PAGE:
After learning in late May that Athletics was switching from Nike to Adidas, I filed another public records request for documentation pertaining to the procurement of Adidas jerseys. Unfortunately, the public records coordinator was not forthcoming with the requested documents, and I found it necessary to send 10 e-mails between May 31 and August 29 to follow up on my request. Every time, I was informed the documents did not exist. However, during that period of time, I had gleaned that the jerseys for the upcoming season had been ordered and later even received, yet along the way, I was not being provided the documents UCSB was legally obligated to provide. Then finally, on August 29, I received order confirmation documents pertaining to the purchase of the jerseys, one for the white and one for the blue. The day prior to receiving these documents, the public records coordinator offered this explanation for not providing the documents sooner:
After several conversations with our Procurement and Athletics Department, I have discovered that there are not any quote(s), invoice(s) or receipt(s) for the adidas men’s soccer jerseys. The jersey order was a comp order that is being deducted from the soccer team allotment per contract terms. However, I have requested a copy of the online jersey order, and I expect to have that to you no later than this Friday, September 1st.
Ok, fine. But frustratingly, the documents I received included an Order Date of May 26. My initial public records request came just 5 days later, and yet it took 3 months and persistent follow-up to finally obtain the documents. Had I been stonewalled? Whatever the case, I finally had a promising lead with which to work, so upward and onward!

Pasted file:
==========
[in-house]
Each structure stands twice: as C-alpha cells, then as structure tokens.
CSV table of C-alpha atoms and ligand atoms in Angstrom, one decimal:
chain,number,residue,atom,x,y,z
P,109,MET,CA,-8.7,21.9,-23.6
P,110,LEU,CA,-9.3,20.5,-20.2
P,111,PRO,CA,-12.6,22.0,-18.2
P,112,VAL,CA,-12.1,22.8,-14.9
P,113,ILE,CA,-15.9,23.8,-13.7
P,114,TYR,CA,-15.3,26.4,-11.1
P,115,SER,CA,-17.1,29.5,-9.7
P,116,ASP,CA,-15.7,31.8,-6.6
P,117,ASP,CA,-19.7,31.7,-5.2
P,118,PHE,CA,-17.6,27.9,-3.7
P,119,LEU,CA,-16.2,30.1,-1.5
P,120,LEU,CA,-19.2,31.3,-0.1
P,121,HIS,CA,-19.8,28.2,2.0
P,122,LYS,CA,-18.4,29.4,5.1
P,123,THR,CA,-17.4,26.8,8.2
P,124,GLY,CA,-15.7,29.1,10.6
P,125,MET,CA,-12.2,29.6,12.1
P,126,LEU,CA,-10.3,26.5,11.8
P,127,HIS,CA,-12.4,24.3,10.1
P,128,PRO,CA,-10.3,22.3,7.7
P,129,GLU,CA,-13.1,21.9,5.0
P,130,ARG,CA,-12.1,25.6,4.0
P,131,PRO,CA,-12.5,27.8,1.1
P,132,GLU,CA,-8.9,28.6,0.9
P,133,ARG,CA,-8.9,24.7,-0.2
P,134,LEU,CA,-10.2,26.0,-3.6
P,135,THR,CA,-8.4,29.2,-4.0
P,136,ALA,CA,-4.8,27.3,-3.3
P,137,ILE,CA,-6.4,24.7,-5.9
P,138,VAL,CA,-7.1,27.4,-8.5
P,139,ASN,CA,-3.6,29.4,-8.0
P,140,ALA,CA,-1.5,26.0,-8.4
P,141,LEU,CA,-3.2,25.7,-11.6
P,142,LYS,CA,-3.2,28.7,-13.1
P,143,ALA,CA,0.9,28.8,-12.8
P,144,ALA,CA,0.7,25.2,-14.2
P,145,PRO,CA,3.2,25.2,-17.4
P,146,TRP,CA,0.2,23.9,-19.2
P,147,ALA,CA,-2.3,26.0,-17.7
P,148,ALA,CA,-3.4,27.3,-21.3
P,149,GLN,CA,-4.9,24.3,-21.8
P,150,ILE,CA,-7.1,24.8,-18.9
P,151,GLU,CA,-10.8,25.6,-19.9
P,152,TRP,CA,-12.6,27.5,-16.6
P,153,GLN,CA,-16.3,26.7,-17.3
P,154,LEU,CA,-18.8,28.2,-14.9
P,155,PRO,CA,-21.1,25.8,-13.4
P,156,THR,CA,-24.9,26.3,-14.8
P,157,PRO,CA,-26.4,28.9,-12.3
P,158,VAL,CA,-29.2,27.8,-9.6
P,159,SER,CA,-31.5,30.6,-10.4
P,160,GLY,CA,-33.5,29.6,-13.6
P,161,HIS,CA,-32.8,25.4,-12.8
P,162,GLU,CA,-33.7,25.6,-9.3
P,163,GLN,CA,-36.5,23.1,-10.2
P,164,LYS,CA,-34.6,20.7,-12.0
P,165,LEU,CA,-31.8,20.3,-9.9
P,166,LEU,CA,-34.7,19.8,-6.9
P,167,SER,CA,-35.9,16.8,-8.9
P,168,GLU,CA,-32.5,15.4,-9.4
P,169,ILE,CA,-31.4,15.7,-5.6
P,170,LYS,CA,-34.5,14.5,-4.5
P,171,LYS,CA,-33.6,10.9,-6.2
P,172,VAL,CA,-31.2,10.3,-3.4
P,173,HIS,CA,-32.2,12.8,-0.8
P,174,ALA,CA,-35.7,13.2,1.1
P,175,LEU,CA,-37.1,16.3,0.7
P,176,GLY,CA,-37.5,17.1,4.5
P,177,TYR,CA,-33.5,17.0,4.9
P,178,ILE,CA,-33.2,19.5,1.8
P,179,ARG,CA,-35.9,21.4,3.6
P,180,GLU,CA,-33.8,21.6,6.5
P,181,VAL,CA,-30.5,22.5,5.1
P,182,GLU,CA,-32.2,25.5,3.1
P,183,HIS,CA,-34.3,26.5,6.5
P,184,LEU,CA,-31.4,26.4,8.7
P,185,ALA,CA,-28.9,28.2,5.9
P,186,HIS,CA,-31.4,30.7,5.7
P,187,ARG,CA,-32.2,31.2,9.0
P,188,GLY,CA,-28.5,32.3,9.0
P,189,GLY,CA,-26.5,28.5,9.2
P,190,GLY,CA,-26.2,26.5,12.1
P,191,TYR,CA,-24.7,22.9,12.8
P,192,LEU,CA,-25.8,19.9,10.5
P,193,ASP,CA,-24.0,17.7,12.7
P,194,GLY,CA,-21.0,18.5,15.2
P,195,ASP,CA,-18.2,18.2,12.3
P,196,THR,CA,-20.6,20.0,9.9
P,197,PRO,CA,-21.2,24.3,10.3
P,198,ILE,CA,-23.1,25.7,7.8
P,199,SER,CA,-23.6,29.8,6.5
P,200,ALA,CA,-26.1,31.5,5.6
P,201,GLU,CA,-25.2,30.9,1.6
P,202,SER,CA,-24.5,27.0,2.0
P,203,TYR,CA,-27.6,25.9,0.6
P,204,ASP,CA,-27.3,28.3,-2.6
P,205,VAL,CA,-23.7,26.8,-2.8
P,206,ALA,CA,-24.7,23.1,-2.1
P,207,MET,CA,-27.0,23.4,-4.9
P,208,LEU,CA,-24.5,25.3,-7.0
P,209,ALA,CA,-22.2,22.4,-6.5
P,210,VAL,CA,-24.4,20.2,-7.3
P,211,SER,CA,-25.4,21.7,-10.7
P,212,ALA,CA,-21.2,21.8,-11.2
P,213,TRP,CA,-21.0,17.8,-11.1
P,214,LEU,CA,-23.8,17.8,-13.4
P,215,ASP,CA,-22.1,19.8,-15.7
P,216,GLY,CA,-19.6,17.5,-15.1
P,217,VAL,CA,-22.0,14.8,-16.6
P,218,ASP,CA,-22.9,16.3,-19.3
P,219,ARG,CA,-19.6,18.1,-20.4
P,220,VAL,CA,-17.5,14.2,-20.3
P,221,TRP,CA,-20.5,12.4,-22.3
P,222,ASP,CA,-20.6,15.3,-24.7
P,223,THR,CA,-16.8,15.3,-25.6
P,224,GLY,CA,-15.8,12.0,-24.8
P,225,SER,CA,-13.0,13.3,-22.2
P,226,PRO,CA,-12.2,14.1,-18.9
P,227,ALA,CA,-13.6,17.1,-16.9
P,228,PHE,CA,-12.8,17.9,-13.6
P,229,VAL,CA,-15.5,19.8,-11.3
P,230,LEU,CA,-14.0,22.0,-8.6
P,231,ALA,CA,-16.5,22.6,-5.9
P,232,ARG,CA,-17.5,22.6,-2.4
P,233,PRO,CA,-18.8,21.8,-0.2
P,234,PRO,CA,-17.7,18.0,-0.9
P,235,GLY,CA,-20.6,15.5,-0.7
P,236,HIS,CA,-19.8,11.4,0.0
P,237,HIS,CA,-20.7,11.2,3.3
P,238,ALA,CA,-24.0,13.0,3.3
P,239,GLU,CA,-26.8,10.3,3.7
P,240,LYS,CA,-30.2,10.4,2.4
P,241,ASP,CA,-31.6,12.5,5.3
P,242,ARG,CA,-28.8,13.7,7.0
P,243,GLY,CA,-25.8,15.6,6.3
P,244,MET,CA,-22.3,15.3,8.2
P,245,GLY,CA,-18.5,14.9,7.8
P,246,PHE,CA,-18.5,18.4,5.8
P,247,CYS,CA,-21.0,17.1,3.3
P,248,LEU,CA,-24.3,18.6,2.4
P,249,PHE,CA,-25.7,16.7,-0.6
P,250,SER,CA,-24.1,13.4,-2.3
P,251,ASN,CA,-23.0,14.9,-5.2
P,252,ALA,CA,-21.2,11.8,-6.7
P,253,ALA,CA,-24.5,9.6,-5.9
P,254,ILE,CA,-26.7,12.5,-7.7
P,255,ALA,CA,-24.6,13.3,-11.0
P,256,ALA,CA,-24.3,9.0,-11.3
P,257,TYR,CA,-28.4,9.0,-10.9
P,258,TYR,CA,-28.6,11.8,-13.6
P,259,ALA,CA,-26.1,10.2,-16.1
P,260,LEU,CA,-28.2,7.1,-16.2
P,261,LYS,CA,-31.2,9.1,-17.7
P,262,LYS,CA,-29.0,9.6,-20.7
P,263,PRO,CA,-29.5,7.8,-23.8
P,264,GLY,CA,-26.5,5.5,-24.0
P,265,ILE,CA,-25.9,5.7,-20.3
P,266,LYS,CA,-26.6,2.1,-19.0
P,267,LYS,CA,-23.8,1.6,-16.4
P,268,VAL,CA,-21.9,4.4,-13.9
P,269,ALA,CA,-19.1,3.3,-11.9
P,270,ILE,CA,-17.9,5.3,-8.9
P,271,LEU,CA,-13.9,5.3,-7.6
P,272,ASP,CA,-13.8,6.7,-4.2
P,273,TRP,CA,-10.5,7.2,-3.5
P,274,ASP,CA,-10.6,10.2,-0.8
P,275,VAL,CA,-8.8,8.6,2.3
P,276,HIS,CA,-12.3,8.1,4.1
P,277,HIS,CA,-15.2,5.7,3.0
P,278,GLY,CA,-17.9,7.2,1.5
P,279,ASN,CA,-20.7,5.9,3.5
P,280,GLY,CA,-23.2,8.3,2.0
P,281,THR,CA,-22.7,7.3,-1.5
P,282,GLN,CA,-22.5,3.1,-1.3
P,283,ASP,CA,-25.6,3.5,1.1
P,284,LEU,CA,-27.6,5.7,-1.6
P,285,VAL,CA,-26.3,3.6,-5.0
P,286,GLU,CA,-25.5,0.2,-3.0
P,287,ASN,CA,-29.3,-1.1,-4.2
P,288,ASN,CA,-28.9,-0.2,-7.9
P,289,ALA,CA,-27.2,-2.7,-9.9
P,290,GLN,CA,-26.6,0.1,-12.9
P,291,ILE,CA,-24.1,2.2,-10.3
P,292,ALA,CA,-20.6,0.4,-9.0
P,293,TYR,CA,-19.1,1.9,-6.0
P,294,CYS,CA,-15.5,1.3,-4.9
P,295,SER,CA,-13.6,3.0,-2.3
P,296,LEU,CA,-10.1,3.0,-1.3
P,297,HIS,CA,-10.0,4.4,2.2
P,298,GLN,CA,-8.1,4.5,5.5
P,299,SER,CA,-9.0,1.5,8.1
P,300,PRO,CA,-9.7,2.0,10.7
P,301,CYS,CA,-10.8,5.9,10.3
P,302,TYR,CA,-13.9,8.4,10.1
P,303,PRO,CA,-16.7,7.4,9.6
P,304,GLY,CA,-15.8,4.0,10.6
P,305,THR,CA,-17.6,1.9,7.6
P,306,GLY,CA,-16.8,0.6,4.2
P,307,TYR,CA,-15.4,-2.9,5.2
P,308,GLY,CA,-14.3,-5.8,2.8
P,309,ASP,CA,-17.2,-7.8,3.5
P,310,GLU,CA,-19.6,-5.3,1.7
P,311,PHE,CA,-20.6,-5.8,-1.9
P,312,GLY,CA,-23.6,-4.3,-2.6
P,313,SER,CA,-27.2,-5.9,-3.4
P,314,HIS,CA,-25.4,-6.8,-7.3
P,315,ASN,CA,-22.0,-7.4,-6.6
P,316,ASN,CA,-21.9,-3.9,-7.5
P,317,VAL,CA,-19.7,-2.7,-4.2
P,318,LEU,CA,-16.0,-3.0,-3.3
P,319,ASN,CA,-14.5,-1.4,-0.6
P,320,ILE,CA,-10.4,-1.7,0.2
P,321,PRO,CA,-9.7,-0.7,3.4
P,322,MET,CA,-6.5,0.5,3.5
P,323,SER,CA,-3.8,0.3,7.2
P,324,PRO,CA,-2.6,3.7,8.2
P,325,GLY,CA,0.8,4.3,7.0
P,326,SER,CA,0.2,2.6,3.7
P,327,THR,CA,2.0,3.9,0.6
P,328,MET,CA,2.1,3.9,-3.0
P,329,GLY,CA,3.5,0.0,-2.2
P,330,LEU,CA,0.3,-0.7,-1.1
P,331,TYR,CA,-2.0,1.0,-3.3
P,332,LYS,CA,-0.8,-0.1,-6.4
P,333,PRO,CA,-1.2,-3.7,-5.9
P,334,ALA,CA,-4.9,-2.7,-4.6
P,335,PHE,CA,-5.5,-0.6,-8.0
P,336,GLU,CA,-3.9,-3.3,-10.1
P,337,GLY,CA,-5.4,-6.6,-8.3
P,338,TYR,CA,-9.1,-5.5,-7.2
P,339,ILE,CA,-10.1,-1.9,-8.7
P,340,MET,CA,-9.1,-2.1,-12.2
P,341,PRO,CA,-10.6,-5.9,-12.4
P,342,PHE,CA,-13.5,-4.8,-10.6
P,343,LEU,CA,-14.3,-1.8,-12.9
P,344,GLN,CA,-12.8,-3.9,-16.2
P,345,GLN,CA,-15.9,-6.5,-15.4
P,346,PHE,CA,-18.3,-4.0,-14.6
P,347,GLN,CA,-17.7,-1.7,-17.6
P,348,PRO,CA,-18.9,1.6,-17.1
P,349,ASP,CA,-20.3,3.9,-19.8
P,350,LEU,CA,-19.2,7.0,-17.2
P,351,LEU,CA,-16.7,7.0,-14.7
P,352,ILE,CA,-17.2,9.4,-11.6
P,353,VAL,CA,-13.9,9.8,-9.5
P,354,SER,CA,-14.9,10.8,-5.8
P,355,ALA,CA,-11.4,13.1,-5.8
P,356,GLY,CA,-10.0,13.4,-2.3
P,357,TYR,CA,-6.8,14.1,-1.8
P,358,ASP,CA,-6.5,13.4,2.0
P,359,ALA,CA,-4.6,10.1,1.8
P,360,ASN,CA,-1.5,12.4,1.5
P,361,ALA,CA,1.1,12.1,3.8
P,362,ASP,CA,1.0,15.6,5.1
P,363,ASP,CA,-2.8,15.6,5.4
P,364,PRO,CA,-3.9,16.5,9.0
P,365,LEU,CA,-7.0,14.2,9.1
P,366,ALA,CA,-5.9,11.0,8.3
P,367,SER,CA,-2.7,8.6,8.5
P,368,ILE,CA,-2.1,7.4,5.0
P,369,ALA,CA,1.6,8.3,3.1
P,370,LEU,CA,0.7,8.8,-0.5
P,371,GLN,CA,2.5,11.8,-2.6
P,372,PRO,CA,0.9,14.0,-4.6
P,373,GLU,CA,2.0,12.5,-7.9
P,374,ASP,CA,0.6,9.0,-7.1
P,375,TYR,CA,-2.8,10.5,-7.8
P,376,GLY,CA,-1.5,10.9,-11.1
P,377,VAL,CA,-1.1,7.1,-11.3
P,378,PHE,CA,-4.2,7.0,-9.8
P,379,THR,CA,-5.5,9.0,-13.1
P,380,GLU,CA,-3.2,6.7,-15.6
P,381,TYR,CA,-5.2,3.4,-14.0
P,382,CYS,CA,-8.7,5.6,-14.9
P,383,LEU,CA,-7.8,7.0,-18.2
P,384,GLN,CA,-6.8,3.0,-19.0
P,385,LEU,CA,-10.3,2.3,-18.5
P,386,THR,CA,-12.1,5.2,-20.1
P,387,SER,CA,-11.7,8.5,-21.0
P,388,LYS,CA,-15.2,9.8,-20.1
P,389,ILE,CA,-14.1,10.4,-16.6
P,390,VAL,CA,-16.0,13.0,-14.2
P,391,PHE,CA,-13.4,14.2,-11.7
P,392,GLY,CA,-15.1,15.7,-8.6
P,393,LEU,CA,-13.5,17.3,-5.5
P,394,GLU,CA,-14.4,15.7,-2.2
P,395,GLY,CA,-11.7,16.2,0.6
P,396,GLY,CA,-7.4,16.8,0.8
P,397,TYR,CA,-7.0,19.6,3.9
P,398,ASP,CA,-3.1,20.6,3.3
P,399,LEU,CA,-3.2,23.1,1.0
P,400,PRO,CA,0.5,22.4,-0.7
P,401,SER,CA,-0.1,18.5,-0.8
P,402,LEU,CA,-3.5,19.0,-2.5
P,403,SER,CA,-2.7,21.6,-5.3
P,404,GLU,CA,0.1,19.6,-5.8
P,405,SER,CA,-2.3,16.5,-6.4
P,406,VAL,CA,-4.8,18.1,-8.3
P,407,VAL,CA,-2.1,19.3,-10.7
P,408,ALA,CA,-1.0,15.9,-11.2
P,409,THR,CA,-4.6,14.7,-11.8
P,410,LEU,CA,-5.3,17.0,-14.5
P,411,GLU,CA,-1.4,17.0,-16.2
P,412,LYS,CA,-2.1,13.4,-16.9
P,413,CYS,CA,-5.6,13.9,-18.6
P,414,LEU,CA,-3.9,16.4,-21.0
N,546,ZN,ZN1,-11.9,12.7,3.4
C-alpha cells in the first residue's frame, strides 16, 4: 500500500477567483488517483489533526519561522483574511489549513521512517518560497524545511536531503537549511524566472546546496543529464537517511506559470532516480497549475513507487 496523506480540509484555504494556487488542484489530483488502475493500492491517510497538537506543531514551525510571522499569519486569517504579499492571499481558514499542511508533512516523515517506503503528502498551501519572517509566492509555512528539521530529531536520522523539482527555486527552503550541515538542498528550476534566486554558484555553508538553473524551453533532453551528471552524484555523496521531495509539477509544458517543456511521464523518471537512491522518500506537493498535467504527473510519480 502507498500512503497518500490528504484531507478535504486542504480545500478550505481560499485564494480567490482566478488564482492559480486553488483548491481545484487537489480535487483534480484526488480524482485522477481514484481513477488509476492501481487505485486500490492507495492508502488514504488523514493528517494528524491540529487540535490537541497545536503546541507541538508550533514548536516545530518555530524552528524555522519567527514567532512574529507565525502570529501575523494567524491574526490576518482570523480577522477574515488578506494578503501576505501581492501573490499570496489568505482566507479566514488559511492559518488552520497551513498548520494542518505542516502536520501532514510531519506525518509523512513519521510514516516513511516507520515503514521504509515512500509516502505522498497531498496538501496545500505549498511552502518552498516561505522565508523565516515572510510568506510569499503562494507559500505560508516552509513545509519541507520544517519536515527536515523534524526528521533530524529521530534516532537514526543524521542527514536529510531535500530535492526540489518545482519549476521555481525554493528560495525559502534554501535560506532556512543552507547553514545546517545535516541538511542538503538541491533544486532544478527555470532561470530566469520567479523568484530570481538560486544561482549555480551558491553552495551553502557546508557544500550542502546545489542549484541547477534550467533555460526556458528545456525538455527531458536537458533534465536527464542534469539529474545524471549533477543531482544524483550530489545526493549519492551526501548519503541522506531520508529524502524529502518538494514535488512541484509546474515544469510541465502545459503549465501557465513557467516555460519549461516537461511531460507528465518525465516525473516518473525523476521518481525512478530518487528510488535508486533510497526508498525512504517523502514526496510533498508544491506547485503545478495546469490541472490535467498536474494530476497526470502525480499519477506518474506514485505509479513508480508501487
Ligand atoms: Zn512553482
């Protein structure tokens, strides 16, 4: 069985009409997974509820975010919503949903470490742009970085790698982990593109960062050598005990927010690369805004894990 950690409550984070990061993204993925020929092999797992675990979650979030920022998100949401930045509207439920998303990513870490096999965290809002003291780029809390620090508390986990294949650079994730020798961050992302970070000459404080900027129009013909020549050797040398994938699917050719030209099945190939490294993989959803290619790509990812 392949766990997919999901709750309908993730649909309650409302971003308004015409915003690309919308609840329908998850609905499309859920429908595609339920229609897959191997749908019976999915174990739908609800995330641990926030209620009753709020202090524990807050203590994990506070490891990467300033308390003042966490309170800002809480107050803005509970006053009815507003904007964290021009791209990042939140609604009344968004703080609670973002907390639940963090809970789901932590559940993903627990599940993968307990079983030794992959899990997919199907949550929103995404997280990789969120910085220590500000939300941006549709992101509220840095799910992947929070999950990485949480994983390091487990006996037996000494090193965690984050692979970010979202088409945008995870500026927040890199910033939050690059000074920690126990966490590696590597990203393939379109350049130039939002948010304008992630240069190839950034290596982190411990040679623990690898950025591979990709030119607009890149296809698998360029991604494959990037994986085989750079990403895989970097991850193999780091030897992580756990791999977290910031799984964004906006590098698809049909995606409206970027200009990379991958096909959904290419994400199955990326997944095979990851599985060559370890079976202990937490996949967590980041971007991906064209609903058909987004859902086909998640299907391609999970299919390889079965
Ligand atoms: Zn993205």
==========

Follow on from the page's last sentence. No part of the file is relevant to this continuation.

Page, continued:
After communicating with a couple sales people within Adidas, I was put in touch with a retail vendor. By referencing the order confirmations from the public records request, I was able to obtain the original UCSB orders for both the white and blue jerseys. I was quoted a price of just $40 which included the custom design, logos, and jersey number. I wasn’t a math major, but I’m quite sure that $40 is substantially less than $180. Additionally, finding this vendor wasn’t as elusive or futile an effort as I was led to believe it would be. In reality, I was a mere 2 e-mails of separation away from the vendor. Piece of cake, really.
It was now time to complete a major milestone of my project with the actual purchase of the jerseys. So, I took a deep breath and placed a substantial order for both the white and blue jerseys.
After placing the order for the jerseys on September 21, I received a box on November 3.
Unpacking the box revealed 64 authentic UCSB soccer jerseys including numbers which were included at no cost! Forty bones per jersey out the door!
When I say authentic, I mean the exact jersey. Yeah, Feucht.
And the back.
In white too!
But what the hell am I going to do with 64 jerseys? Athletics wasn’t interested in selling them, and as I stated previously, I have far too much respect for trademark laws to gain anything monetarily, so I decided to give them away to former players and fans I know that would appreciate the gesture. Bye, bye, my sweet darlings!